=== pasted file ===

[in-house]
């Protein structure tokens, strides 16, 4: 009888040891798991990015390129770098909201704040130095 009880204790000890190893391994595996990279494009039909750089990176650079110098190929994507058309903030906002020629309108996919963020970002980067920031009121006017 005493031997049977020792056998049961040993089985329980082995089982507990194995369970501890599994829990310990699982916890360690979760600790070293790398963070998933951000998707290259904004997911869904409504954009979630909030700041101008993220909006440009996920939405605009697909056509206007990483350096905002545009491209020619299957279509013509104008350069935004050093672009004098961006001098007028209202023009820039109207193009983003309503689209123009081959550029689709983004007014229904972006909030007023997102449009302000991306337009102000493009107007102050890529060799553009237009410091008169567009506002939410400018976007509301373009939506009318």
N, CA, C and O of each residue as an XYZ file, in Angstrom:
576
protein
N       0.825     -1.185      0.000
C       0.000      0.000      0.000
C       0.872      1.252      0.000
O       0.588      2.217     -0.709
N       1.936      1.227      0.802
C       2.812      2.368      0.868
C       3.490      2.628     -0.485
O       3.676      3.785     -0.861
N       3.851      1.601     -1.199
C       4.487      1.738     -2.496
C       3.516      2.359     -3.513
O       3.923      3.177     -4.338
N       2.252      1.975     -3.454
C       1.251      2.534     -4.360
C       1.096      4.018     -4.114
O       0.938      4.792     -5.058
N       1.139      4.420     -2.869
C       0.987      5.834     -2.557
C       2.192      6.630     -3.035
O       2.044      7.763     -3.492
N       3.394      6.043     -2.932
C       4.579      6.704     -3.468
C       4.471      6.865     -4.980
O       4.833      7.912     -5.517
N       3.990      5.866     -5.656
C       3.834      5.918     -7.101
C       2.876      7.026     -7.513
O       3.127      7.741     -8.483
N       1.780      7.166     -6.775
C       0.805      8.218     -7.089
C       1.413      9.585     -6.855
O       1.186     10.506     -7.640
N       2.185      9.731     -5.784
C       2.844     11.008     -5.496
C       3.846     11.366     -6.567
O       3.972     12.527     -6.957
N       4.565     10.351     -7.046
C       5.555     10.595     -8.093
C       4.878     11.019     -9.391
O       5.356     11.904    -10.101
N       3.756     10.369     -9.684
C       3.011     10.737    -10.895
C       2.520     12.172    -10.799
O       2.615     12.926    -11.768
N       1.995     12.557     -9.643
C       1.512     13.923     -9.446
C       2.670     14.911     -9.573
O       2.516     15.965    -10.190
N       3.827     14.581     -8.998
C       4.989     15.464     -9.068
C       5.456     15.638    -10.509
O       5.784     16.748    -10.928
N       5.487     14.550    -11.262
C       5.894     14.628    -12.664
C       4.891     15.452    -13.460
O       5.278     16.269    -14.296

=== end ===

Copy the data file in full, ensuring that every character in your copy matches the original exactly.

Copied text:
[in-house]
């Protein structure tokens, strides 16, 4: 009888040891798991990015390129770098909201704040130095 009880204790000890190893391994595996990279494009039909750089990176650079110098190929994507058309903030906002020629309108996919963020970002980067920031009121006017 005493031997049977020792056998049961040993089985329980082995089982507990194995369970501890599994829990310990699982916890360690979760600790070293790398963070998933951000998707290259904004997911869904409504954009979630909030700041101008993220909006440009996920939405605009697909056509206007990483350096905002545009491209020619299957279509013509104008350069935004050093672009004098961006001098007028209202023009820039109207193009983003309503689209123009081959550029689709983004007014229904972006909030007023997102449009302000991306337009102000493009107007102050890529060799553009237009410091008169567009506002939410400018976007509301373009939506009318």
N, CA, C and O of each residue as an XYZ file, in Angstrom:
576
protein
N       0.825     -1.185      0.000
C       0.000      0.000      0.000
C       0.872      1.252      0.000
O       0.588      2.217     -0.709
N       1.936      1.227      0.802
C       2.812      2.368      0.868
C       3.490      2.628     -0.485
O       3.676      3.785     -0.861
N       3.851      1.601     -1.199
C       4.487      1.738     -2.496
C       3.516      2.359     -3.513
O       3.923      3.177     -4.338
N       2.252      1.975     -3.454
C       1.251      2.534     -4.360
C       1.096      4.018     -4.114
O       0.938      4.792     -5.058
N       1.139      4.420     -2.869
C       0.987      5.834     -2.557
C       2.192      6.630     -3.035
O       2.044      7.763     -3.492
N       3.394      6.043     -2.932
C       4.579      6.704     -3.468
C       4.471      6.865     -4.980
O       4.833      7.912     -5.517
N       3.990      5.866     -5.656
C       3.834      5.918     -7.101
C       2.876      7.026     -7.513
O       3.127      7.741     -8.483
N       1.780      7.166     -6.775
C       0.805      8.218     -7.089
C       1.413      9.585     -6.855
O       1.186     10.506     -7.640
N       2.185      9.731     -5.784
C       2.844     11.008     -5.496
C       3.846     11.366     -6.567
O       3.972     12.527     -6.957
N       4.565     10.351     -7.046
C       5.555     10.595     -8.093
C       4.878     11.019     -9.391
O       5.356     11.904    -10.101
N       3.756     10.369     -9.684
C       3.011     10.737    -10.895
C       2.520     12.172    -10.799
O       2.615     12.926    -11.768
N       1.995     12.557     -9.643
C       1.512     13.923     -9.446
C       2.670     14.911     -9.573
O       2.516     15.965    -10.190
N       3.827     14.581     -8.998
C       4.989     15.464     -9.068
C       5.456     15.638    -10.509
O       5.784     16.748    -10.928
N       5.487     14.550    -11.262
C       5.894     14.628    -12.664
C       4.891     15.452    -13.460
O       5.278     16.269    -14.296